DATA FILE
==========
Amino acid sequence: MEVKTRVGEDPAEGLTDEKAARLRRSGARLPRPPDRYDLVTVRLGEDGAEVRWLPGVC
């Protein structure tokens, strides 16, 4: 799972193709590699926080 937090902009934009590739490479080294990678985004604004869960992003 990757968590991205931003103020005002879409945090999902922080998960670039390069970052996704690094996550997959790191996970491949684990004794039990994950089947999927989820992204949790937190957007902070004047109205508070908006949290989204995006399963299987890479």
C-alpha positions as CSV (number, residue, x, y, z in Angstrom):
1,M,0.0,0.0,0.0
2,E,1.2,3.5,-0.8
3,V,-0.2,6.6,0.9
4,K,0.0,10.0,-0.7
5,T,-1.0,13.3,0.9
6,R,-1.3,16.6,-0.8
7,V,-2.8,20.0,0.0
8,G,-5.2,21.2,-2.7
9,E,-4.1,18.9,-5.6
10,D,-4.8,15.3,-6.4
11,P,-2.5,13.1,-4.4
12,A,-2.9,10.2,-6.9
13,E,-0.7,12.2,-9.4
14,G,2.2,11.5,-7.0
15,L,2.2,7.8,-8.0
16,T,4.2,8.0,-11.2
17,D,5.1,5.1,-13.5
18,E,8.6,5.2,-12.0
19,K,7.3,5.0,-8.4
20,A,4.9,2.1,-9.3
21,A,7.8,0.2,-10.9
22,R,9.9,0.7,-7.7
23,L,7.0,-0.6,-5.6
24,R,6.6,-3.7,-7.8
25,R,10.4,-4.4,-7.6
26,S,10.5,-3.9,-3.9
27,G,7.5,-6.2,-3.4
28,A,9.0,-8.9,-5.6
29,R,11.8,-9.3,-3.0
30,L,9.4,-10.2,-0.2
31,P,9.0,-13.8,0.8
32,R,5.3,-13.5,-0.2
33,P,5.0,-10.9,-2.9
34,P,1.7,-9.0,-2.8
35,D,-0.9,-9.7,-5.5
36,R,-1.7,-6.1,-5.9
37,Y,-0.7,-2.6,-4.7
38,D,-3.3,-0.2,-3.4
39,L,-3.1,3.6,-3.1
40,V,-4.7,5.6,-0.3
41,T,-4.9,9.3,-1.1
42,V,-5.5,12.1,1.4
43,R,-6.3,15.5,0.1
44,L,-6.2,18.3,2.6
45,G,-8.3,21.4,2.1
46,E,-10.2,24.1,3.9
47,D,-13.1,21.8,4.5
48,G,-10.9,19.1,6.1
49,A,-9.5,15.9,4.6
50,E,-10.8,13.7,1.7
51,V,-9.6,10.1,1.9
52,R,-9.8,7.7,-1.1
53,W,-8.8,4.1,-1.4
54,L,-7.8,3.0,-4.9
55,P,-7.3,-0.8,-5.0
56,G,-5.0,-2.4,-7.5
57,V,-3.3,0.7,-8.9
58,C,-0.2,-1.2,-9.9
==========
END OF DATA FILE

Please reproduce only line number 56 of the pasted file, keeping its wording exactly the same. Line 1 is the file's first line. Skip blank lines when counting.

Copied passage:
53,W,-8.8,4.1,-1.4